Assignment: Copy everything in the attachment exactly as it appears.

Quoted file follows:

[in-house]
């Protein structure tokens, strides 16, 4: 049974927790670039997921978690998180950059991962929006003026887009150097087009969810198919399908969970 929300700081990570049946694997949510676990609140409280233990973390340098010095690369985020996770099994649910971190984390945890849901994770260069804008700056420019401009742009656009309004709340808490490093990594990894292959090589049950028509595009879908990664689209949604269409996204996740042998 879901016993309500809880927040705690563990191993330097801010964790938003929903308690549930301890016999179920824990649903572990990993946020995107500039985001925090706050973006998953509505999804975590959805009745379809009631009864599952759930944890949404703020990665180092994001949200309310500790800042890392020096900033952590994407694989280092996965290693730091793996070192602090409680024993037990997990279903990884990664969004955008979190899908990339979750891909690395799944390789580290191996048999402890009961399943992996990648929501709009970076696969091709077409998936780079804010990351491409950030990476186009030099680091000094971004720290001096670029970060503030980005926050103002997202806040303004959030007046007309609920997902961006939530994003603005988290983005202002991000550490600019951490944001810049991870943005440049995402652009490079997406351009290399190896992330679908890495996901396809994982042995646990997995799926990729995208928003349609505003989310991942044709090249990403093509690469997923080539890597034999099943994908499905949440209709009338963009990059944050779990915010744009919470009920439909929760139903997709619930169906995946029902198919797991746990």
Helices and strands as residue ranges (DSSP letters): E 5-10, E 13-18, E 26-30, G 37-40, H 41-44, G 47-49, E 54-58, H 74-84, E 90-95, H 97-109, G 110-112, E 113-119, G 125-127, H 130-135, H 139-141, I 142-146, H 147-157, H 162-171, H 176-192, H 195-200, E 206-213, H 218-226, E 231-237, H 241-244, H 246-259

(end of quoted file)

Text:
[in-house]
């Protein structure tokens, strides 16, 4: 049974927790670039997921978690998180950059991962929006003026887009150097087009969810198919399908969970 929300700081990570049946694997949510676990609140409280233990973390340098010095690369985020996770099994649910971190984390945890849901994770260069804008700056420019401009742009656009309004709340808490490093990594990894292959090589049950028509595009879908990664689209949604269409996204996740042998 879901016993309500809880927040705690563990191993330097801010964790938003929903308690549930301890016999179920824990649903572990990993946020995107500039985001925090706050973006998953509505999804975590959805009745379809009631009864599952759930944890949404703020990665180092994001949200309310500790800042890392020096900033952590994407694989280092996965290693730091793996070192602090409680024993037990997990279903990884990664969004955008979190899908990339979750891909690395799944390789580290191996048999402890009961399943992996990648929501709009970076696969091709077409998936780079804010990351491409950030990476186009030099680091000094971004720290001096670029970060503030980005926050103002997202806040303004959030007046007309609920997902961006939530994003603005988290983005202002991000550490600019951490944001810049991870943005440049995402652009490079997406351009290399190896992330679908890495996901396809994982042995646990997995799926990729995208928003349609505003989310991942044709090249990403093509690469997923080539890597034999099943994908499905949440209709009338963009990059944050779990915010744009919470009920439909929760139903997709619930169906995946029902198919797991746990």
Helices and strands as residue ranges (DSSP letters): E 5-10, E 13-18, E 26-30, G 37-40, H 41-44, G 47-49, E 54-58, H 74-84, E 90-95, H 97-109, G 110-112, E 113-119, G 125-127, H 130-135, H 139-141, I 142-146, H 147-157, H 162-171, H 176-192, H 195-200, E 206-213, H 218-226, E 231-237, H 241-244, H 246-259